As the first U.S. president to attend the March for Life stepped to the microphone, some eastern Connecticut residents could hardly believe it.
Lisa Duda, who started attending the march in 2001, and who this year organized two buses from the Diocese of Norwich, witnessed a surge of emotion.
“They were cheering and crying. It was such a relief. I never thought I’d live to see this day,” Duda said in an interview for The Four County Catholic. “Because in 2001, we were feeling like David and Goliath. It seemed like all was lost. But when Trump started saying all these things, we felt renewed hope and trust in God. We’re hoping next year it’ll be a victory march.”
Crowds are notoriously hard to count, but this year was so vast that it clogged the security checkpoint on the National Mall near 14th Street. Participants could be seen as far back as the Washington Monument. While there was little room to maneuver, just about everyone seemed cheerful – first in anticipation, and then in deliverance.
As expected, President Donald Trump got a thuderous reception. The White House is only a little more than a half-mile away from the March for Life rally microphone, but previous presidents have found it a stage too far. Several have been hostile or indifferent to the cause, and the others have decided it was too risky politically to be captured on camera at the event. Trump changed everything Friday, January 24th.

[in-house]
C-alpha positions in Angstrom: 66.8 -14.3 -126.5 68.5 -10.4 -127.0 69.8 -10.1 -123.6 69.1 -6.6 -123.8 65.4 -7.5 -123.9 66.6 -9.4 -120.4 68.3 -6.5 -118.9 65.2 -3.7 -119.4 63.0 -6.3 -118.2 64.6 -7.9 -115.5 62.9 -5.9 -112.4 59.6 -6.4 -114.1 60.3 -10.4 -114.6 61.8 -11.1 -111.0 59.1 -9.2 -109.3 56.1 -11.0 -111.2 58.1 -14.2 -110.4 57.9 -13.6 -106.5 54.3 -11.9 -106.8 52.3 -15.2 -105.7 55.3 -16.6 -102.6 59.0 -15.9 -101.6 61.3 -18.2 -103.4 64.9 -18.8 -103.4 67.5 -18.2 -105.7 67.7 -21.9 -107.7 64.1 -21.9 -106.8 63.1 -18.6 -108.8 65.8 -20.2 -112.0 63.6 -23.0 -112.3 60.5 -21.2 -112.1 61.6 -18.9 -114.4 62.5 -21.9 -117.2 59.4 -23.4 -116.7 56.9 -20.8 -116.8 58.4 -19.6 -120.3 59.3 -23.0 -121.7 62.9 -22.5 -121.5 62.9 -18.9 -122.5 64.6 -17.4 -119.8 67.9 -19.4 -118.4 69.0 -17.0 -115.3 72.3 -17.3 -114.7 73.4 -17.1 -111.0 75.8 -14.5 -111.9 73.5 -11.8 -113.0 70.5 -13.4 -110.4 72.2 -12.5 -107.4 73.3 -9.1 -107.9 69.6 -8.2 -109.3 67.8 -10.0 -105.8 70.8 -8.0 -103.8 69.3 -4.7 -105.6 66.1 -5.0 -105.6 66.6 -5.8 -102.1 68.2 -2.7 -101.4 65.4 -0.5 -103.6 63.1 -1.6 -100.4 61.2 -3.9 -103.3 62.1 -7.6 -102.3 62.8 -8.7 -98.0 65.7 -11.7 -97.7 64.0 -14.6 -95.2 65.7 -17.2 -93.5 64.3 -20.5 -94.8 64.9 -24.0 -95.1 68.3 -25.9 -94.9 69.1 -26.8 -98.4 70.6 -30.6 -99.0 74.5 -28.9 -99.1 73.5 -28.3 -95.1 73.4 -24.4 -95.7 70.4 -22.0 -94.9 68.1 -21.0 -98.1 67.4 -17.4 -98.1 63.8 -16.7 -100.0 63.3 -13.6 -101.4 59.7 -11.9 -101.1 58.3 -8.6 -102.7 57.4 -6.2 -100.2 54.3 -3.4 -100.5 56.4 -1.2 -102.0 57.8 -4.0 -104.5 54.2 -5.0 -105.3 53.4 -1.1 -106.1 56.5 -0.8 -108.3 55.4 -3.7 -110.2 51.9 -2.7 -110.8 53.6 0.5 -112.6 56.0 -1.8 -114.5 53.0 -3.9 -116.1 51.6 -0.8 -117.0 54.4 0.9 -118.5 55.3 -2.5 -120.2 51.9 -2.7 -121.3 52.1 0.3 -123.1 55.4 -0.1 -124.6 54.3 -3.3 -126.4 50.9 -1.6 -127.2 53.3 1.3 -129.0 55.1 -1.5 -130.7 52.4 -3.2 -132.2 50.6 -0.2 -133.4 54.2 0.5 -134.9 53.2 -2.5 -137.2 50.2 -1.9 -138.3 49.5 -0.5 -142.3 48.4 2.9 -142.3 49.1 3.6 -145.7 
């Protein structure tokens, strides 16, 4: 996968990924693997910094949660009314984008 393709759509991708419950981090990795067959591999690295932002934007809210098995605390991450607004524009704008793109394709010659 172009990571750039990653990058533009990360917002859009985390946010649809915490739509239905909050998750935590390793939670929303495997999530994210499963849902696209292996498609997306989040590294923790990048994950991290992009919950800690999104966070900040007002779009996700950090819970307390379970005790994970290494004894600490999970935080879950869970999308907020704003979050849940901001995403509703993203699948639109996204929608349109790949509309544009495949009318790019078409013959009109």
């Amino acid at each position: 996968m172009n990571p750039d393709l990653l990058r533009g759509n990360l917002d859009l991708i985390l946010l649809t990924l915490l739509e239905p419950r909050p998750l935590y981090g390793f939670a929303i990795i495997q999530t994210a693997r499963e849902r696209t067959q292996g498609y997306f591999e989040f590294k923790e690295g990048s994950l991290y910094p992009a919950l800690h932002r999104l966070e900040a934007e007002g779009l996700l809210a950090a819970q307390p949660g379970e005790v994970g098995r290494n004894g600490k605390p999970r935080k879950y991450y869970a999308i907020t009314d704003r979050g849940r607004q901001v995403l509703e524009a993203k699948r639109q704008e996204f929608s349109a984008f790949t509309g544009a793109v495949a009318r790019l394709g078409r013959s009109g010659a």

“It is my profound honor to be the first president in history to attend the March for Life,” Trump began, to a roar from the crowd. “We’re here for a very simple reason: to defend the right of every child, born and unborn, to fulfill their God-given potential. For 47 years Americans of all backgrounds have travelled across the country to stand for life, and today, as president of the United States I am truly proud to stand with you.”
The Diocese of Norwich contingent numbered 108. It included students from the University of Connecticut and from the Academy of the Holy Family in Baltic.
The Dudas, who are parishioners of St. Mary of the Immaculate Conception in Baltic, are eager to increase numbers next year, but cost is a problem. “We have people who would love to go but can’t pay, and people that would pay but can’t go, and we would love to bring these two groups together for the greater glory of God," said John Duda.
-- By Matt McDonald